Saturday, October 27, 2007
Why DO the Japanese Have the Longest Lifespan? Part 2: Live the Lifestyle
Pictured: Octoberfest in Chigasaki, Kanagawa
by: Peter McGarry
Why do the Japanese have the longest lifespan? Last month you learned to eat the things Japanese people eat, and now you will learn how to live like they live. Fast, long, and lively best describes a usual day in Japan. The country is geared towards an active lifestyle, as the ‘couch potato’ concept is completely foreign. This lively lifestyle centers around three key aspects: work, socializing and recreation.
The workday begins early due to the commute by train that most people endure. This can range from 20 minutes to over two hours with the majority of people standing, as there are not enough seats. Walking is the focal point in the daily exercise regime. On average, people walk one to two kilometers to the train station in the morning. After arriving at the closest station to their office, people typically walk another one to two kilometers to their place of business. At the end of their long day, workers go through the same routine. All in all, the average Japanese individual will walk between three to five kilometers per day. Interestingly enough, these walks generally occur immediately or soon after meals, which helps with the digestive process.
Socializing is also different than that for western culture. As homes and apartments in Japan are considerably smaller, people opt to entertain outside of their home. This is one of the primary reasons clubs; hobbies and leisure activities play such an important role in the culture. In fact it is very uncommon to have dinner parties or get-togethers in Japanese homes. A popular alternative is to meet at public establishments for events and parties.
Automobiles do have some purpose, however they are viewed as a hobby or a luxury. Parking in Japan is costly and limited with simply not enough parking spaces for everyone to park. Cars are used for longer excursions to other cities or the countryside. The most common recreational activities are active ones. Trips to the mountains, lakes or open spaces are most popular.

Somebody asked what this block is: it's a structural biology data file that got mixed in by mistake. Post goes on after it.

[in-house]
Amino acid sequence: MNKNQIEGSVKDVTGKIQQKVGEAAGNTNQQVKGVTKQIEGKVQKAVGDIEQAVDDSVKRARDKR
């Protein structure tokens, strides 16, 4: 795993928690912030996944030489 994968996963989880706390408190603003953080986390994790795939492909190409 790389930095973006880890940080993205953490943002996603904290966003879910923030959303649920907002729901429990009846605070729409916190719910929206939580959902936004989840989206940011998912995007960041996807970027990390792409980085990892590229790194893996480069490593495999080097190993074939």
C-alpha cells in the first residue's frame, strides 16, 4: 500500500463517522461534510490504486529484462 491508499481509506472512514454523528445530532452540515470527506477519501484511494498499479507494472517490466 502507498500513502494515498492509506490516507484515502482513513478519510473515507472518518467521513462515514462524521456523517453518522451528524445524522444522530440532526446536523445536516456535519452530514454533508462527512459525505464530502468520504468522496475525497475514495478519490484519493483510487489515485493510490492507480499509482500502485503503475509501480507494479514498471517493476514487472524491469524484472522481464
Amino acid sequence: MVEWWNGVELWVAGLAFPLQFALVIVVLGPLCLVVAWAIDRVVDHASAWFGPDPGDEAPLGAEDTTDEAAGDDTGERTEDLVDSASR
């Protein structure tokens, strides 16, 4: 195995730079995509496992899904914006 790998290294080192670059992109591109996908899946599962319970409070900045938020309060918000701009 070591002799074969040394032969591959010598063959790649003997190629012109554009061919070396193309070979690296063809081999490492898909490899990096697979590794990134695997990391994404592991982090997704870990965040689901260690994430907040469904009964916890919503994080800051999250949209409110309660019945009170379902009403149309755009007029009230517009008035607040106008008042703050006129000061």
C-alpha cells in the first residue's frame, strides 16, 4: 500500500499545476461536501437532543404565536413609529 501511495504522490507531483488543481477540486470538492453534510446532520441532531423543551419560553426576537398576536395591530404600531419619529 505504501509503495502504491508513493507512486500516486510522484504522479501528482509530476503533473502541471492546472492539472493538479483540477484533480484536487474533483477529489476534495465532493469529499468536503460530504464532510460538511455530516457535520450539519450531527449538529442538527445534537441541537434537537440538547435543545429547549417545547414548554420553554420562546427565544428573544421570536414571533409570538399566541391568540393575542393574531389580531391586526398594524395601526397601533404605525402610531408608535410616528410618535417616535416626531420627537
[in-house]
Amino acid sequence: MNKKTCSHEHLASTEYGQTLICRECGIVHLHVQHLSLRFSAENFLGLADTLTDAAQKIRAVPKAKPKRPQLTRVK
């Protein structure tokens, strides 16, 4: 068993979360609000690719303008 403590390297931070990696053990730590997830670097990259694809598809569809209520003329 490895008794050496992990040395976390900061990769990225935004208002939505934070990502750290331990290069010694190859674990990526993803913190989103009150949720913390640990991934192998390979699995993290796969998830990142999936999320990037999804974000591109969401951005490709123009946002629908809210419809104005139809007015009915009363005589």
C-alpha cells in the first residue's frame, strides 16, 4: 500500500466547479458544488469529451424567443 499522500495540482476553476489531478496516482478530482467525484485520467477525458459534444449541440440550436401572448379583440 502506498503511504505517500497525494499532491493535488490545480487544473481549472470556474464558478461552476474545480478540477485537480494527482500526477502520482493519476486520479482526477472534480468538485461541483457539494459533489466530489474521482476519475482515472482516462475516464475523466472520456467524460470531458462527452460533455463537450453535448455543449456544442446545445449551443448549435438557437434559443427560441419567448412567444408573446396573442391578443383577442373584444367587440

Although the pace of life is fast in Japan, we can learn from certain aspects. Changing our eating habits is an important first step and combining low impact exercise after eating, such as walking, will have a greater impact. Involvement in clubs or activities that are active will also create an opportunity to engage in activity. Finally, being less reliant on our vehicles will require more effort for some daily physical activity.
So perhaps if you do what they do and eat what they eat you could be extending your lifespan. Your life is what you make it.
Here’s to your health!
For additional free information on health issues regarding fitness, nutrition, environment and financial well being please visit www.magneticrevolution.com. This site is a guide to improving your quality of life.
About The Author
Peter McGarry, BASc, is the Editor/Publisher for Magnetic Revolution's monthly newsletter.